Morning Oregonian. (Portland, Or.) 1861-1937, October 10, 1906, Page 2, Image 2

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    TIIE MORNING OREGONIAN, WEDNESDAY, OCTOBER, 10, 1906.
GREAT OIL TRUST
ON TRIAL If!
OHIO
Charged With Conspiracy
Restrain Trade Under
State Law.
to
CHANGED IN NAME ONLY
l'rosecutor David Says Standard Oil
Company, of Xcw Jersey, Took
Place of Trust Which Was
Ousted by Monnett.
FIXDLAY, O.. Oct. 9. The suit of
the State of Ohio against the Standard
Oil Company of Ohio, in which the com
pany is charged with conspiracy afra.in.st
trade, began here today and progressed
at a rapid pace. A jury was secured in
less than two hours; the County Prose
cutor presented his case; Virgil P. Kline,
attorney for the defense, made answer;
G. H. Phelph, of the prosecution, then
read documentary evidence until the court
adjourned 20 minutes before 5 o'clock.
In brief, Mr. David stated to the Jury
that the Standard Oil Company became
a trust in 1SS2, and, although it had sev
eral times since changed the form of
its organization, bad not ceased to com
mit the offenses of a trust.
Denies Standard Is Trust.
Replying, Mr. Kline characterized as
mere matters of ancient history the re
lation of the original formation of the
trust. The Standard Oil Company, he
said, was a corporation controlled entire
ly by its stockholders; it was in no way
a trust; it could not be said that any
of the statements of Mr. David relative
to the early history of the organization
were true, but, if they Were, they were
not within the limits of Hancock County
and consequently, without the jurisdiction
of the court.
The documentary evidence which the
prosecution began submitting and which
constitutes the bulk of its case, is con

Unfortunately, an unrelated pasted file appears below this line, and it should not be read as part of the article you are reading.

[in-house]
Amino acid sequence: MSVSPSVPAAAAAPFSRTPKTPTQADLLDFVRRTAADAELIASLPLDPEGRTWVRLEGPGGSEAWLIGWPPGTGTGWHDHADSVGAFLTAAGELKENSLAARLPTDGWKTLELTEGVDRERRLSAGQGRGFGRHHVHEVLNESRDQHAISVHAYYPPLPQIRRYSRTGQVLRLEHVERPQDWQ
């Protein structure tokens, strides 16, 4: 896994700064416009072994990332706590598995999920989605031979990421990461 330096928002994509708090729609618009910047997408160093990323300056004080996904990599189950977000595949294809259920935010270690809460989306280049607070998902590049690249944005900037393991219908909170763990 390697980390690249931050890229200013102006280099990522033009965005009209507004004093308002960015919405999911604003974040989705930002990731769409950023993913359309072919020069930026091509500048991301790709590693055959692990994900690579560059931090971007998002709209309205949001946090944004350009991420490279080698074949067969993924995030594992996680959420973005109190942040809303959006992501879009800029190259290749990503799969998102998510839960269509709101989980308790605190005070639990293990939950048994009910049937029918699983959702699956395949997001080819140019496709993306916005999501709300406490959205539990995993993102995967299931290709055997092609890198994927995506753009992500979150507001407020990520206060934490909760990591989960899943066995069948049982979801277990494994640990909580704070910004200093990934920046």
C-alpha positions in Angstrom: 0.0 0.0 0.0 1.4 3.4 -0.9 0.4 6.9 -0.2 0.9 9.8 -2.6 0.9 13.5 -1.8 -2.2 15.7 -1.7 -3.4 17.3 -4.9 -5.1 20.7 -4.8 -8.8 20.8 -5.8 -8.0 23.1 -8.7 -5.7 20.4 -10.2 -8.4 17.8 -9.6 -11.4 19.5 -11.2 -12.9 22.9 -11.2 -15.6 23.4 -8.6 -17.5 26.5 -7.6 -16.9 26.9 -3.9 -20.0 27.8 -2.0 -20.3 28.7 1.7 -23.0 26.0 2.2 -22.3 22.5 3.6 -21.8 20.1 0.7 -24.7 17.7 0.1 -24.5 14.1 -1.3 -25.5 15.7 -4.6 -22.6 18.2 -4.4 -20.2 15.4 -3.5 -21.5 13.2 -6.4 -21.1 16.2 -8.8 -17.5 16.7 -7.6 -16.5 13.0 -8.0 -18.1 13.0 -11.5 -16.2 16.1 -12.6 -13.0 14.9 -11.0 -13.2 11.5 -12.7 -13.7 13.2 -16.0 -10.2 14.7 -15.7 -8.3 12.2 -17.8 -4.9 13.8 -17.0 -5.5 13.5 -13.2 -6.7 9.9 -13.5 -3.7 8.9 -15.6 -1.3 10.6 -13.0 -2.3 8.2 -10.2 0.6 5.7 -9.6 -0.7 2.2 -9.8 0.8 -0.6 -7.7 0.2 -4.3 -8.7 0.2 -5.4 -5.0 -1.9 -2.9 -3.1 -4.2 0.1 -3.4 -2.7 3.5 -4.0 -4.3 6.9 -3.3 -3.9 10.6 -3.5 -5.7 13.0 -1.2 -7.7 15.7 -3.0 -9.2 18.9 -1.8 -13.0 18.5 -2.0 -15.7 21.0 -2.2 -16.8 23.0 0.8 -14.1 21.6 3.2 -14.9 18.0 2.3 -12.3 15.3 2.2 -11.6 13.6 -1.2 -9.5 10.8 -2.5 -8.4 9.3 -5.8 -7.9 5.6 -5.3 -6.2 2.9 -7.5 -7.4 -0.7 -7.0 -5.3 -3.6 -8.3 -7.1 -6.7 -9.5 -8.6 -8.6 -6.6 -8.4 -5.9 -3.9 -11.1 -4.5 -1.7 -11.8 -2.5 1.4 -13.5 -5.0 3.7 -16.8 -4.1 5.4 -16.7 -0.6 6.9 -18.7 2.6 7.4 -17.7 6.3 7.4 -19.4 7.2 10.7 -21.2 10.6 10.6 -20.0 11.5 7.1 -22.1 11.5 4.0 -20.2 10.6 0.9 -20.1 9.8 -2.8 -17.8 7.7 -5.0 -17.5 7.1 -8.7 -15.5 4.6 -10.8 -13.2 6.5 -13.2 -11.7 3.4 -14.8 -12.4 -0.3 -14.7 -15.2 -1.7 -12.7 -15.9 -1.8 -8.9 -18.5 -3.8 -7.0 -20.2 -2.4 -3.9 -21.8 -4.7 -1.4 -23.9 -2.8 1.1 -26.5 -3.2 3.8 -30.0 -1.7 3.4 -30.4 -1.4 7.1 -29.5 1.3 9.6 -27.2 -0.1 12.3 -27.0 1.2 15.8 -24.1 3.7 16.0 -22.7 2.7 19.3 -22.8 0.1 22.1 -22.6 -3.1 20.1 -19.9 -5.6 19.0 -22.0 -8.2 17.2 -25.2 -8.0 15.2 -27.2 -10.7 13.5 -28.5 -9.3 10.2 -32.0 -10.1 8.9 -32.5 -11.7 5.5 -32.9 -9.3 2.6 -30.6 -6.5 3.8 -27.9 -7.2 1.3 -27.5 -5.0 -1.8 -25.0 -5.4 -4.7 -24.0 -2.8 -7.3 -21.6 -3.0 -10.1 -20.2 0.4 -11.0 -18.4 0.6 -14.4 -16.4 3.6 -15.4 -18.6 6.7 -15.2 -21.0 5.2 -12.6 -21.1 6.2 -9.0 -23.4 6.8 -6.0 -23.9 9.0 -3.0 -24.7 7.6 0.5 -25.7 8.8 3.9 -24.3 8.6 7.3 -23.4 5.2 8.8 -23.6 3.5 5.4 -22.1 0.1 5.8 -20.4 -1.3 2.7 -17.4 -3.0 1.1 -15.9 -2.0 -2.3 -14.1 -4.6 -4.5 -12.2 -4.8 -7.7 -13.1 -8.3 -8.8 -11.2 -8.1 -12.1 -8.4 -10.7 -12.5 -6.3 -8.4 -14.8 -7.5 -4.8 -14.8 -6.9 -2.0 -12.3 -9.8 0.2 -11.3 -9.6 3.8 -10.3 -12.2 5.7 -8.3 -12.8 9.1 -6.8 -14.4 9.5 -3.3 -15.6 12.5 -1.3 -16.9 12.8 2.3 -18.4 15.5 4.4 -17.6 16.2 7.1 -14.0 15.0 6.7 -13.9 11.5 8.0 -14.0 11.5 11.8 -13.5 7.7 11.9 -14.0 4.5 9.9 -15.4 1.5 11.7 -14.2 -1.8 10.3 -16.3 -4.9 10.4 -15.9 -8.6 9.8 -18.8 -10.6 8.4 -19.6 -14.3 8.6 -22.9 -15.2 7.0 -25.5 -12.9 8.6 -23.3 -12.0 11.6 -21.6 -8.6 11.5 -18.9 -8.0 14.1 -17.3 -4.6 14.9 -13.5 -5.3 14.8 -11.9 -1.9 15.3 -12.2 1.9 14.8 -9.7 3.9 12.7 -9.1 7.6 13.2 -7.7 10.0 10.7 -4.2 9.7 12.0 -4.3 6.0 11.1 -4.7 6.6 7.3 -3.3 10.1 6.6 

tained in a document authenticated by
the Supreme Court of the state as the
history of the Standard Oil litigation be
fore that body. It was all objected to by
the defense as irrelevant, but allowed to
go In by Judge Banker, presiding.
Jury Mostly Farmers.
The jury before which the case is be
ing tried is composed as follows: William
Sharp, farmer; C. O. Myers, farmer; Joel
V. Shuck, farmer; John P. Oman, far
mer; A. 1. Bailey, farmer; Judd Bushpng,
farmer; C. W. Damon, real estate dealer;
Ellsworth E. Huston, farmer; Grant Gib-
son, farmer; It. W. Bennett, farmer;
Preston B. Cathers, oil man; H. J. Rut
ledge, implement dealer.
History of Trust Agreement.
' What the state expects to prove against
the Standard T311 Company of Ohio was
told to the jury by County Prosecutor
David immediately on the reconvening of
court.
Never in Ohio, he began, had a Jury
been called upon to try a defendant for
the violation of state anti-trust laws in
the Probate Court. The evidence the
state would adduce, he said, would be
principally documentary. Mr. David then
gave a detailed explanation of the Valen
tine anti-trust law. He said:
"The Standard Oil trust was organized
In 18S2 by John D. Rockefeller, William
Rockefeller, Henry M. Flagler, H. H. Rog
ers, John Archbold and a number of as
sociates. The 'trust' was controlled by
nine trustees. This arrangement contin
ued for ten years, during which time 19
companies subsidiary to the 'trust,' but
controlled by it, were organized. In 1892
the total capitalization of the company
waa $102,233,700, with a surplus of $20,000,
000. Attorney-General Wilson, of Ohio, in
1892 charged that the trust agreement
made a monopoly and this was explained
by Mr. David. The trust was not then
in existence, and had not come under the
common law.
Lawyer Dodge's Scheme.
At a meeting of the board of stockhold
ers, of the trust, called to dissolve the
trust in compliance with the order of the
court, he said, there was present for the
company "a very great and learned law-
yer by the name of Dodge, who intro
duced a resolution formally setting out a
new plan of organization." In explaining
this new plan, which waa adopted, Mr.
Dodge was quoted by Mr. David as saying
to the stockholders:
Your Interest will be the same then as
now. Corporations will continue to do busi
ness as heretofore and your proportion of
their earnings will not be changed. Tou
will understand that A will not get stock In
one corporation and B In another, but each
will get his due proportion In the stocks of
all.
At this meeting. Mr. David continued.
arrangements were made for winding up
the affairs of the trust and liquidating
trustees were chosen, being the same as
the old trustees, whom he again named
Several years later, in ISM), he said, John
D. Rockefeller and the same trustees
were still controlling the policies and
business of the Standard Oil Trust and at
that time only about 60 per cent of the